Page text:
But you are balanced and wise and if you change your mind later and have straight hair for a while, I certainly won't be challenging your authenticity. You are a vastly more interesting person than anything you do with your hair, no matter how flattering (like this straw do!) it is.
Liz Dwyer said…
I know exactly what you mean. My hair is fun for me, and I definitely enjoy it. My friend Suzy said to me last night that she thinks it's cool that I can do whatever style I want to with it. Straight, curly, whatever. But, I see the way hair weaves are just worshiped and I see the way straight hair is looked on by my sons. It just makes me sick and I feel like they need to see that something else can be beautiful as well. Who knows, I might go back to straight hair eventually, but I need a curly break.
Anonymous said…
Some people like it curly other like it straight. I just love doin my hair according to my mood , today it's curly, tomorrow my be straight, who knows I may even go for the bold look...there is no such thing as bad or good hair
Liz Dwyer said…
Thanks for visiting and thanks for commenting. I agree that there is no good or bad hair, just like I believe there is no black race or white race, only one human family. But, the way this plays out is that if I'm black, I have "bad" hair, or at least hair that is seen as less beautiful, less desirable according to the power structures we have set up in this world. I have hope that all of this will change as more people become aware and start making conscious decisions instead of just going along with what's what.
Tafari said…
You rocked that straw set boo! next time save yourself some time & get a hood dryer.

Happy to hear about your decisions to go natural!
Liz Dwyer said…
Thank you! I'm feeling really good about the decision. I'm sure I'll go through lots of changes with this so when I need some support, I'm gonna come over there and bug you!
Tafari said…
cool with me, you know my url. LOL!!!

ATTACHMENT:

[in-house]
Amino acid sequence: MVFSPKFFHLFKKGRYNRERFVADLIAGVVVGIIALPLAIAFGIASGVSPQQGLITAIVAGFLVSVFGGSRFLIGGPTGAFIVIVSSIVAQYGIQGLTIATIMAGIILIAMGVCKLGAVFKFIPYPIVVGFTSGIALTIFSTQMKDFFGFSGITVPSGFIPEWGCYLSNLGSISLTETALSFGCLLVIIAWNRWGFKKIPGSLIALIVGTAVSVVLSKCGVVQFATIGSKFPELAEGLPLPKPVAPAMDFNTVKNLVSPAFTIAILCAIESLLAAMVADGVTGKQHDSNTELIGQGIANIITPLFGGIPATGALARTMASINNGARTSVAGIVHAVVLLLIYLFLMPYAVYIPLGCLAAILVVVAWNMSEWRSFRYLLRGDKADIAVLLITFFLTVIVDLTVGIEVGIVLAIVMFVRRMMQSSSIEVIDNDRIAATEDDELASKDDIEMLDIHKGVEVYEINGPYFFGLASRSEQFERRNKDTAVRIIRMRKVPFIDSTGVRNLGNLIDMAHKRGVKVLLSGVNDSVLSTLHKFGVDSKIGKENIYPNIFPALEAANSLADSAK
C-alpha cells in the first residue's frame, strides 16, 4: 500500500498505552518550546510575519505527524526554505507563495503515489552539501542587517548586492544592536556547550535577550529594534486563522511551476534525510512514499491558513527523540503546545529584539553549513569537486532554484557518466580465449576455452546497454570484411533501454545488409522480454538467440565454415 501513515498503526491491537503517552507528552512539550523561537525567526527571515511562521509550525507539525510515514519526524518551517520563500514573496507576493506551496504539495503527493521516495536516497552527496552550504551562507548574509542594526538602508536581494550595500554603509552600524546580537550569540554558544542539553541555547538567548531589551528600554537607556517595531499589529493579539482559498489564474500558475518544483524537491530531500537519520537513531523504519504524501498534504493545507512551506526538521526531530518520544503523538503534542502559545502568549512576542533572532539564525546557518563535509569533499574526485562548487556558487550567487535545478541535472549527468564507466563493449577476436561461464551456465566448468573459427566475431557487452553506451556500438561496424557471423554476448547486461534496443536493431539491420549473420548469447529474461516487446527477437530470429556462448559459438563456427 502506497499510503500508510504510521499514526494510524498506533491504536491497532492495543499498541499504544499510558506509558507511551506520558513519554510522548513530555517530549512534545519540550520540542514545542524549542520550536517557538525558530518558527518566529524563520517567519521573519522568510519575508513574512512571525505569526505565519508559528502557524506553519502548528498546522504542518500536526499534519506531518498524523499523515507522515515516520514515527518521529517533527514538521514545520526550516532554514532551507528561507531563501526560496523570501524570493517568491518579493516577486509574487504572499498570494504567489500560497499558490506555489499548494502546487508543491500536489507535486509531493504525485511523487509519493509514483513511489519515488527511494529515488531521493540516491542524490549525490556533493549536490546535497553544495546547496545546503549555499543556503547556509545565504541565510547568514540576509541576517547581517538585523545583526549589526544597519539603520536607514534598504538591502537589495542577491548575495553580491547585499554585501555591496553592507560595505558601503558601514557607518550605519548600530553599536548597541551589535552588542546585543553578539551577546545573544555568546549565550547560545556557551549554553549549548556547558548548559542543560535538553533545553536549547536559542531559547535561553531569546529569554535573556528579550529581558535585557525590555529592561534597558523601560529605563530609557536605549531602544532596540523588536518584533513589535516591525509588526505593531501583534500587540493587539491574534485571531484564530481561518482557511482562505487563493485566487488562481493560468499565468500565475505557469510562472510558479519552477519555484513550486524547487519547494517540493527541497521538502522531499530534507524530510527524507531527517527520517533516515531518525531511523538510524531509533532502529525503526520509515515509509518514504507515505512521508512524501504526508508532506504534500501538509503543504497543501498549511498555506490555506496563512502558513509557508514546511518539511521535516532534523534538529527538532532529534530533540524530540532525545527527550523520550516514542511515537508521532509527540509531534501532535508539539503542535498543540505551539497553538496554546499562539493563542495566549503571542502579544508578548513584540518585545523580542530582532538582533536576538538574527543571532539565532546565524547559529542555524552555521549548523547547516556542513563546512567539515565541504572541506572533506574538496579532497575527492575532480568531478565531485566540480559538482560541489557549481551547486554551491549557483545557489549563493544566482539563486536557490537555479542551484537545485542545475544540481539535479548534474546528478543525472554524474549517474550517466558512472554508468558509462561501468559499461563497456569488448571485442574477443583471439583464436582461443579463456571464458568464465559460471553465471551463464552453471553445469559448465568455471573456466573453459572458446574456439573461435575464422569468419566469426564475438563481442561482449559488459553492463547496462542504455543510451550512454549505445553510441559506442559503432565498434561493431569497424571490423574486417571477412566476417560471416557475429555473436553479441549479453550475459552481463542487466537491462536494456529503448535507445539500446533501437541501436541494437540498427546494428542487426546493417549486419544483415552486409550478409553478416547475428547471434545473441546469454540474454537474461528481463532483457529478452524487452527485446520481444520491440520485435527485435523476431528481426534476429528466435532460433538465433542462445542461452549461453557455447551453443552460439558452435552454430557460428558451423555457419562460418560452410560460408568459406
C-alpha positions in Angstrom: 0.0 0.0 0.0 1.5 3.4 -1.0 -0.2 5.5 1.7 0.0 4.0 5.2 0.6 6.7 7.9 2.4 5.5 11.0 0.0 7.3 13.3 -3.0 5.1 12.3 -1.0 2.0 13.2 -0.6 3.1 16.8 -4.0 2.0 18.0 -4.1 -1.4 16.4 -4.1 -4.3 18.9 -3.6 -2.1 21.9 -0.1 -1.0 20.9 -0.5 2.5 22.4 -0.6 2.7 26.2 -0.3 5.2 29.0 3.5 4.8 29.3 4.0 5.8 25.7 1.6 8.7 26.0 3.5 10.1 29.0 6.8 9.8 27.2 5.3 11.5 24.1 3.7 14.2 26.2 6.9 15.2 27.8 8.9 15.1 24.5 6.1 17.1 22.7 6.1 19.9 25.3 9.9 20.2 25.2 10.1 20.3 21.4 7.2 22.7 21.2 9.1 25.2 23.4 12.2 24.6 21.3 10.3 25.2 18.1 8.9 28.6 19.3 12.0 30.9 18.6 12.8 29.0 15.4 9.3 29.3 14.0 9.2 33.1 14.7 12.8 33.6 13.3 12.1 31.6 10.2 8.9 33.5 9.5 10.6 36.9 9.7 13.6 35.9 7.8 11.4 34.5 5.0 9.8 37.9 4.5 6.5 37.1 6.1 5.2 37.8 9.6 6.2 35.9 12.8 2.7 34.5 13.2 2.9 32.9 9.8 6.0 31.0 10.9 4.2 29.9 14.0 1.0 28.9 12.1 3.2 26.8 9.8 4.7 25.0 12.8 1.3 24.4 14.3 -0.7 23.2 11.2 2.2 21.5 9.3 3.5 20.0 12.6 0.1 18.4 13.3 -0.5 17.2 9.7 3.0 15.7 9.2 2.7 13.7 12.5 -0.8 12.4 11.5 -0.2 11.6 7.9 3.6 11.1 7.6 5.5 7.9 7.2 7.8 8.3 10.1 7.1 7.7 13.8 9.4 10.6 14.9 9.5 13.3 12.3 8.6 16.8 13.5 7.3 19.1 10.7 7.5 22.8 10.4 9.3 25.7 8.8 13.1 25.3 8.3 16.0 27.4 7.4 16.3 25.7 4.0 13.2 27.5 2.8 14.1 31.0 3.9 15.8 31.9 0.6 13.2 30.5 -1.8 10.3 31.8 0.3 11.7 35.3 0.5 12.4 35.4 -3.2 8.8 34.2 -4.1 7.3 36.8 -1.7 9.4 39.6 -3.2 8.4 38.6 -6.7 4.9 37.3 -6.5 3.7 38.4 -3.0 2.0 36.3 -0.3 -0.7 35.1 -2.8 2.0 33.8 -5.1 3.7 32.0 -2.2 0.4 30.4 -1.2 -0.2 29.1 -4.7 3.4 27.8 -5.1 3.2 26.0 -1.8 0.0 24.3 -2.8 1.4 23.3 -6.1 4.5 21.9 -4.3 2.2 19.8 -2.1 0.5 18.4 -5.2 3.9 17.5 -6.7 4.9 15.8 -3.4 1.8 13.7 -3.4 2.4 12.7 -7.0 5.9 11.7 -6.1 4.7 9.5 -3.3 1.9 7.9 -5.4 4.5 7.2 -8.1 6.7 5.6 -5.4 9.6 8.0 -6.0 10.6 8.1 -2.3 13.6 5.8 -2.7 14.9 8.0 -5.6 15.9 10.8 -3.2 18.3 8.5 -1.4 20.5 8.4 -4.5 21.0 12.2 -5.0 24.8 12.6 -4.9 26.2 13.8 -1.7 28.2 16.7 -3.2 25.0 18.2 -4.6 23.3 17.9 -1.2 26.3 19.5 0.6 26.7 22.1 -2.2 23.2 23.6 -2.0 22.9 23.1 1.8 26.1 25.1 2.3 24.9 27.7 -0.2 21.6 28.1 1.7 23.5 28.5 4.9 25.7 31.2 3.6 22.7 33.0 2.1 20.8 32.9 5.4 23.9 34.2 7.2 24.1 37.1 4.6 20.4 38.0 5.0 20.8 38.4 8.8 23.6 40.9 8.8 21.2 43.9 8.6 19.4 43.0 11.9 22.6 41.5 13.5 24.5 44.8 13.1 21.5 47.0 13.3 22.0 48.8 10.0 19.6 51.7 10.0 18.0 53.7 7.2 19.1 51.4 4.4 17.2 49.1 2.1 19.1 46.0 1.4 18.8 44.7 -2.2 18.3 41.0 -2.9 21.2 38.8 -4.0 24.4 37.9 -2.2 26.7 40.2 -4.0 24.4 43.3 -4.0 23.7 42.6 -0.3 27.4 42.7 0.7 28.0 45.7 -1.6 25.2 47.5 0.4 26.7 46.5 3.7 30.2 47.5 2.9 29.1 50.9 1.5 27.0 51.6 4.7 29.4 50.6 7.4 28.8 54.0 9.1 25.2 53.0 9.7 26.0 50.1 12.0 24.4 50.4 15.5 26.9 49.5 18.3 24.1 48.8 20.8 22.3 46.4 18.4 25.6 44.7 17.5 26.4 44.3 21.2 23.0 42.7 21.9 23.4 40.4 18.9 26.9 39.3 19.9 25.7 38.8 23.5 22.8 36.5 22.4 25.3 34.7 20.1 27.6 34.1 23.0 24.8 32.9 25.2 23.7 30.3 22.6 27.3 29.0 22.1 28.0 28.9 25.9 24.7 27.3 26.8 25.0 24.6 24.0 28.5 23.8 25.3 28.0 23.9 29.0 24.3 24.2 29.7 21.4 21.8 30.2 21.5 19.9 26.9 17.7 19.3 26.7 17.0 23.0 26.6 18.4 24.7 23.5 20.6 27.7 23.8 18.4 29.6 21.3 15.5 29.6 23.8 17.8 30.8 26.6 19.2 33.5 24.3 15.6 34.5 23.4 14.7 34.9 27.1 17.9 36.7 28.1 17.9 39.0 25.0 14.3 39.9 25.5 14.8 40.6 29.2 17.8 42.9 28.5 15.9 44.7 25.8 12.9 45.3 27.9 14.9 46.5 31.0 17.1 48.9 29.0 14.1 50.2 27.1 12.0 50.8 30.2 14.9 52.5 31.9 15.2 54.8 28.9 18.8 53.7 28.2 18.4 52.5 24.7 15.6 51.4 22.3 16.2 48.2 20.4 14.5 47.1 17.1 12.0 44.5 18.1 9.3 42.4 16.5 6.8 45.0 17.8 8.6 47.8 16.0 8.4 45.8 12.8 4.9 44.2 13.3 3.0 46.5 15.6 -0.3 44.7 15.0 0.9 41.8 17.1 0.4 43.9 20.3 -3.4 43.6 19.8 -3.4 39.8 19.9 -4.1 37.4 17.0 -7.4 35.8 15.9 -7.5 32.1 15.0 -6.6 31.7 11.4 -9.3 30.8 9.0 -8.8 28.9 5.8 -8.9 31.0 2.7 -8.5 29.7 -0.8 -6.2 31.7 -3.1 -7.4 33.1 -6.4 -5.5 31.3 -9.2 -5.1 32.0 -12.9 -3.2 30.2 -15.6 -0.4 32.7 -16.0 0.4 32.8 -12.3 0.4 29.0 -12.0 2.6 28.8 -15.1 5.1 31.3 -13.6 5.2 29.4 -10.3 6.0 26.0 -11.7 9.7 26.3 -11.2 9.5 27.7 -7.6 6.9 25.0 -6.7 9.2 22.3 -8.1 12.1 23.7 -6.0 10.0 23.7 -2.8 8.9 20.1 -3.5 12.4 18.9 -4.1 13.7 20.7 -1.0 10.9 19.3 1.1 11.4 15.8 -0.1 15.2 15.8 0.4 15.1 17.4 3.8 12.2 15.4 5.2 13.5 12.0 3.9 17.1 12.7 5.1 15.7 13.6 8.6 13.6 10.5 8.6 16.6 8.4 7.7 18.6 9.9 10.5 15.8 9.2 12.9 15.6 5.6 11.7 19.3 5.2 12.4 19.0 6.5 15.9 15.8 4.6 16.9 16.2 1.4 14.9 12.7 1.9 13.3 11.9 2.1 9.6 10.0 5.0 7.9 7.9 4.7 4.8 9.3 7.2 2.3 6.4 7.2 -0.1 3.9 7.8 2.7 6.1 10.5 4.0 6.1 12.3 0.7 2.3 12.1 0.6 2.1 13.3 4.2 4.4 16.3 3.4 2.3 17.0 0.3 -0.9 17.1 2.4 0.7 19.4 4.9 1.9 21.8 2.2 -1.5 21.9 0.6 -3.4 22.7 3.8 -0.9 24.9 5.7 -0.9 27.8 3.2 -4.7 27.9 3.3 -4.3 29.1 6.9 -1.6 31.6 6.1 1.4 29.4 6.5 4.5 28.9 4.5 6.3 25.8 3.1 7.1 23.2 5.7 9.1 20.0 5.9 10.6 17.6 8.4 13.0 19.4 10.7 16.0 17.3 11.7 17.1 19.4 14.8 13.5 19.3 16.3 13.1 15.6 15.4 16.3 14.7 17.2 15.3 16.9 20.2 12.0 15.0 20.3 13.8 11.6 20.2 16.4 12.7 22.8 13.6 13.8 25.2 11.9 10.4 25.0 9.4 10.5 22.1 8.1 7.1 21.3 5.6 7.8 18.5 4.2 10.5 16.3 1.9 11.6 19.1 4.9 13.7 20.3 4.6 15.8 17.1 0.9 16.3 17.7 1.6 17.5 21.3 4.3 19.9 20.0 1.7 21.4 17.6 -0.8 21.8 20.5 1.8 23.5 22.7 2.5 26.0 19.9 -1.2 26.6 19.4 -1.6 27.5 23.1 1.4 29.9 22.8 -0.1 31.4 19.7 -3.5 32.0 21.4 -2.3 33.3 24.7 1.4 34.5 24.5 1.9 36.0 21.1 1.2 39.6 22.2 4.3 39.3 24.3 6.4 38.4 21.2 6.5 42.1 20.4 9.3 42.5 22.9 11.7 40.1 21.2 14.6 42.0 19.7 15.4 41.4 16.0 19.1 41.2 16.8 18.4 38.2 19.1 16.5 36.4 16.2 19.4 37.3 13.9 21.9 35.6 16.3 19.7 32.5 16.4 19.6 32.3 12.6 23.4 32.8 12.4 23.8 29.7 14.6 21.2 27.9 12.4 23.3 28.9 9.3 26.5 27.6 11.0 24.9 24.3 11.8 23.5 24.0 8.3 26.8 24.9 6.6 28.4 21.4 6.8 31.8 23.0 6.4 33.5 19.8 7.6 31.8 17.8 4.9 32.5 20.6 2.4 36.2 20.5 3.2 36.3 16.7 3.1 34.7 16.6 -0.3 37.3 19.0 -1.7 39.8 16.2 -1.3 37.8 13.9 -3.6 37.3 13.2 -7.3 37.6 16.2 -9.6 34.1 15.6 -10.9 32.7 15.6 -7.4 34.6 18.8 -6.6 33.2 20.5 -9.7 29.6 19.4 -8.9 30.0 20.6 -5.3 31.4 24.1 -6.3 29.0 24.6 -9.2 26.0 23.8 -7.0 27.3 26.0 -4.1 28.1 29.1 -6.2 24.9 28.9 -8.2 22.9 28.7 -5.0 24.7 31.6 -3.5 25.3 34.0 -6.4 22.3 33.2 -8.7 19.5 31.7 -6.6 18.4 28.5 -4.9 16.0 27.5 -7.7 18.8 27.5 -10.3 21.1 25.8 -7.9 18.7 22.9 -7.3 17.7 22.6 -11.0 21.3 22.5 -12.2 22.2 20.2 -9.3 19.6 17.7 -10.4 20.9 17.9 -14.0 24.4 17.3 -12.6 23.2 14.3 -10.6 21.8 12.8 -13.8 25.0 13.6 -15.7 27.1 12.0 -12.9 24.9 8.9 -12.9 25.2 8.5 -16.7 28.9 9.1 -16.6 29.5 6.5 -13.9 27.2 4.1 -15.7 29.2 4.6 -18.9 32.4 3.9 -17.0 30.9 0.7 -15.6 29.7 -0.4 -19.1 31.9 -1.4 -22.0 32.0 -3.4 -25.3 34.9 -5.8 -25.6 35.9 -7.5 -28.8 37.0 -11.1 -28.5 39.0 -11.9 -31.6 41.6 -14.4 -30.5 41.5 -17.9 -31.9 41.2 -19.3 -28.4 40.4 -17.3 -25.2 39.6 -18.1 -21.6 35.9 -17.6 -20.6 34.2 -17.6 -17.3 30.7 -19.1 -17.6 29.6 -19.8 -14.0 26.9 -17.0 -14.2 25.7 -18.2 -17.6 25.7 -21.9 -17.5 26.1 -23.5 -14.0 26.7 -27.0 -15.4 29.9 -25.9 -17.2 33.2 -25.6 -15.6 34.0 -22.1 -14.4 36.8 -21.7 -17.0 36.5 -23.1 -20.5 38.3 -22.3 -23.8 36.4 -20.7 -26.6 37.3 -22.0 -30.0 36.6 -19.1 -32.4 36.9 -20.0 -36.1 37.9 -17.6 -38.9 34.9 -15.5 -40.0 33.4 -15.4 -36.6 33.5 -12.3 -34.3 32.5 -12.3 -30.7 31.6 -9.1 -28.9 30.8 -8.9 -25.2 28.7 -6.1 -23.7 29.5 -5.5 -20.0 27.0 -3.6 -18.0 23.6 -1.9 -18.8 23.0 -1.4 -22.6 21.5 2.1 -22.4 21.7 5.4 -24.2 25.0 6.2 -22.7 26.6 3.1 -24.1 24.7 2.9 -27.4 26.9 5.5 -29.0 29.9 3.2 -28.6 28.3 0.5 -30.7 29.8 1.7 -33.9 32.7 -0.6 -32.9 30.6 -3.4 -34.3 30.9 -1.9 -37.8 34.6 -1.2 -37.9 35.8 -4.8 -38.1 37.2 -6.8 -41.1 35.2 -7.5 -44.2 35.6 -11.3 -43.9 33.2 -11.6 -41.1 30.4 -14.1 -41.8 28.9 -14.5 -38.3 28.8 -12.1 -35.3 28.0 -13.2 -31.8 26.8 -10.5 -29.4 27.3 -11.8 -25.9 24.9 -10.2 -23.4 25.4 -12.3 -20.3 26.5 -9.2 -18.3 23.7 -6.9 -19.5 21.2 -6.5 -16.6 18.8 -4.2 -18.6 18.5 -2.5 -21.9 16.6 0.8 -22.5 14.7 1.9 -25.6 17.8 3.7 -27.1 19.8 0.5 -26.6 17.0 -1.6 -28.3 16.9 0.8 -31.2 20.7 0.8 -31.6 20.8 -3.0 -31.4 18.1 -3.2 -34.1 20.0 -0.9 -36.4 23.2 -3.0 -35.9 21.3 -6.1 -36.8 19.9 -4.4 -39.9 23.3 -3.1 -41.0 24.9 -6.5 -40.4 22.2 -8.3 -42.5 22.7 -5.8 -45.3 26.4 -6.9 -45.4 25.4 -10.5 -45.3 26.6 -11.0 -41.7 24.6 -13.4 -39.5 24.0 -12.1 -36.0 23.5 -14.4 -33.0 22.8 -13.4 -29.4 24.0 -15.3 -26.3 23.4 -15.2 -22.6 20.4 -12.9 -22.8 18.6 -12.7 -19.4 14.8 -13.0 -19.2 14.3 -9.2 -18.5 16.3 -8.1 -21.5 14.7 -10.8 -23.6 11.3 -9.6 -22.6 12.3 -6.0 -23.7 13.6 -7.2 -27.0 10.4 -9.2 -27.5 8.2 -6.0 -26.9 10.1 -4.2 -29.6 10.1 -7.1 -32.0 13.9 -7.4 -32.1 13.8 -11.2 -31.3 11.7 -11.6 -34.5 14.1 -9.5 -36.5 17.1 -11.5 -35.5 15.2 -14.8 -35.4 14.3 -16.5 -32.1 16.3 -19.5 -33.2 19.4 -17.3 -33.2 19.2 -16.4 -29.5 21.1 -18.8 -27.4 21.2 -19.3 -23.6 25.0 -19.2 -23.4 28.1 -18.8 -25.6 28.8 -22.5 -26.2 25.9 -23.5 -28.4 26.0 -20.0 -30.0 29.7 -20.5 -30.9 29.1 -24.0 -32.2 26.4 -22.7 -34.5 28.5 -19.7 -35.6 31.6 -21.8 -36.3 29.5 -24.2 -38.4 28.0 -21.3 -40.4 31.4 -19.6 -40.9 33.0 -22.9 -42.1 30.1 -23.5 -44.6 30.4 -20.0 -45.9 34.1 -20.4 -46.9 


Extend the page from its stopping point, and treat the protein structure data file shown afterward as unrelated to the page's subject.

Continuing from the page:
Lydia said…
Of course I am having to go back and read all your previous posts since I hav been out of commission for a few weeks.

I looooove this post. I know you were contemplating letting it go natural during the summer. It looks beautiful. Big props for being so patient with the straw set!
Anonymous said…
I've been away so I'm reading this late, but I just wanted to comment anyway. At my knitting group a while back two black girls with natural hair were discussing the different things they tried and all us white chicks just listened, enthralled. Some of the words we didn't even understand. I hadn't ever thought so much about it before. It was fascinating.

Also, I love the straw set. I was always jealous of the black girls in my class who wore the braids with the barettes.
Liz Dwyer said…
Thanks for the encouragement! Now I'm just trying to determine how long I want to keep this going before I chop it off. I haven't decided yet. Also, the hair product thing is OVERWHELMING! Carol's Daughter, Miss Jessies, Kinky Curly...whew, I like options but jeepers, this mess ain't that inexpensive for experimenting. You know?

Glad you shared your comment even if I posted this a bit ago. It's funny how we don't know how we do each other's hair. I think some black women think white women just roll out of bed and go...and that's just not the case. If that were true, L'oreal and Garnier would be out of business. LOL!

I liked those little barrettes a whole lot when I was little. I miss those.
kat said…
I live in a Caribbean neighborhood in NY but grew up in Europe.
Always wanted to try that style but my girl was like "Heu honey, you are a white chick with dang straight hair, so for you to look like it, you will need a weave":)

still decided as I was googling straw setting for white chicks: haha
doesnt lead to lots of options beside the weave for me:)

Re. some comments:
Today I was reading a story about a little girl who was refused at school because she was wearing dread locks (her dad owns a barber shop) in Tulsa. Seriously, hairdo is more important than her grades as per the teachers...??? the weird part is that this school has a large number of African American students and staff! Why can't they embrace the style the student is happy and comfortable with!

All of us have our own beauty, even if different: thank God for that, otherwise this place, the world, would be a too boring place for me to live in.
Let's embrace every style, as long as this is the style you love yourself in! I am all for equality but I embrace difference, as it is life's beauty!